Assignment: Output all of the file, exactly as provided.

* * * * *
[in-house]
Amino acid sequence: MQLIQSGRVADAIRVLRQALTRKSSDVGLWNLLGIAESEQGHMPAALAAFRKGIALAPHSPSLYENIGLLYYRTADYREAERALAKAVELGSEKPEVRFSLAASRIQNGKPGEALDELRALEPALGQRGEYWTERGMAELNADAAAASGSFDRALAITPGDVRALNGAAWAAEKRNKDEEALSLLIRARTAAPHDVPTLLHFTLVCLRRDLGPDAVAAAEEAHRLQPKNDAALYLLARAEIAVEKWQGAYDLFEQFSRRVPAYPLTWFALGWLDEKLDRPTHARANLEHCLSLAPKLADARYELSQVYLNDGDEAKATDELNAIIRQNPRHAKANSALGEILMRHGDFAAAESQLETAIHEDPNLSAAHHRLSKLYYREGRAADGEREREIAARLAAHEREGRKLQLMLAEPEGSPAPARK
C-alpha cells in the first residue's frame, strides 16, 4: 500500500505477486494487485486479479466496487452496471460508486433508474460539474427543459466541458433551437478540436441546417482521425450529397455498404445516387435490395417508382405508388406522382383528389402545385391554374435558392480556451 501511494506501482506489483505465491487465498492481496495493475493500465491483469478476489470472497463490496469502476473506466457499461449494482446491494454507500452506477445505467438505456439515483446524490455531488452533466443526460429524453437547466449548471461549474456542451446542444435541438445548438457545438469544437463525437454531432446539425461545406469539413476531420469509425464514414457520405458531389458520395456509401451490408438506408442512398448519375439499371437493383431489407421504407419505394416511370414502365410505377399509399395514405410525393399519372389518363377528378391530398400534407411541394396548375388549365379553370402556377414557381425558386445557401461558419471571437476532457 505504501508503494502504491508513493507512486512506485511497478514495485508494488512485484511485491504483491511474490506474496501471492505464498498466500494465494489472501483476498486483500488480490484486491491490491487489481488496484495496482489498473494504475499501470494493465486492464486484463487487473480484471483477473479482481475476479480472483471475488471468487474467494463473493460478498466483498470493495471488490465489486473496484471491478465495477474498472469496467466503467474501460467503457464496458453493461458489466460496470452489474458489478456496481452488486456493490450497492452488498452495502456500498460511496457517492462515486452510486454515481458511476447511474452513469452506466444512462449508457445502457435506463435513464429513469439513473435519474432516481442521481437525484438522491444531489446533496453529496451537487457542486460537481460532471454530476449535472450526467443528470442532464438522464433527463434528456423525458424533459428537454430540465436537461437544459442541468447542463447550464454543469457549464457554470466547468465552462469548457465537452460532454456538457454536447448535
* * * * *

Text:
[in-house]
Amino acid sequence: MQLIQSGRVADAIRVLRQALTRKSSDVGLWNLLGIAESEQGHMPAALAAFRKGIALAPHSPSLYENIGLLYYRTADYREAERALAKAVELGSEKPEVRFSLAASRIQNGKPGEALDELRALEPALGQRGEYWTERGMAELNADAAAASGSFDRALAITPGDVRALNGAAWAAEKRNKDEEALSLLIRARTAAPHDVPTLLHFTLVCLRRDLGPDAVAAAEEAHRLQPKNDAALYLLARAEIAVEKWQGAYDLFEQFSRRVPAYPLTWFALGWLDEKLDRPTHARANLEHCLSLAPKLADARYELSQVYLNDGDEAKATDELNAIIRQNPRHAKANSALGEILMRHGDFAAAESQLETAIHEDPNLSAAHHRLSKLYYREGRAADGEREREIAARLAAHEREGRKLQLMLAEPEGSPAPARK
C-alpha cells in the first residue's frame, strides 16, 4: 500500500505477486494487485486479479466496487452496471460508486433508474460539474427543459466541458433551437478540436441546417482521425450529397455498404445516387435490395417508382405508388406522382383528389402545385391554374435558392480556451 501511494506501482506489483505465491487465498492481496495493475493500465491483469478476489470472497463490496469502476473506466457499461449494482446491494454507500452506477445505467438505456439515483446524490455531488452533466443526460429524453437547466449548471461549474456542451446542444435541438445548438457545438469544437463525437454531432446539425461545406469539413476531420469509425464514414457520405458531389458520395456509401451490408438506408442512398448519375439499371437493383431489407421504407419505394416511370414502365410505377399509399395514405410525393399519372389518363377528378391530398400534407411541394396548375388549365379553370402556377414557381425558386445557401461558419471571437476532457 505504501508503494502504491508513493507512486512506485511497478514495485508494488512485484511485491504483491511474490506474496501471492505464498498466500494465494489472501483476498486483500488480490484486491491490491487489481488496484495496482489498473494504475499501470494493465486492464486484463487487473480484471483477473479482481475476479480472483471475488471468487474467494463473493460478498466483498470493495471488490465489486473496484471491478465495477474498472469496467466503467474501460467503457464496458453493461458489466460496470452489474458489478456496481452488486456493490450497492452488498452495502456500498460511496457517492462515486452510486454515481458511476447511474452513469452506466444512462449508457445502457435506463435513464429513469439513473435519474432516481442521481437525484438522491444531489446533496453529496451537487457542486460537481460532471454530476449535472450526467443528470442532464438522464433527463434528456423525458424533459428537454430540465436537461437544459442541468447542463447550464454543469457549464457554470466547468465552462469548457465537452460532454456538457454536447448535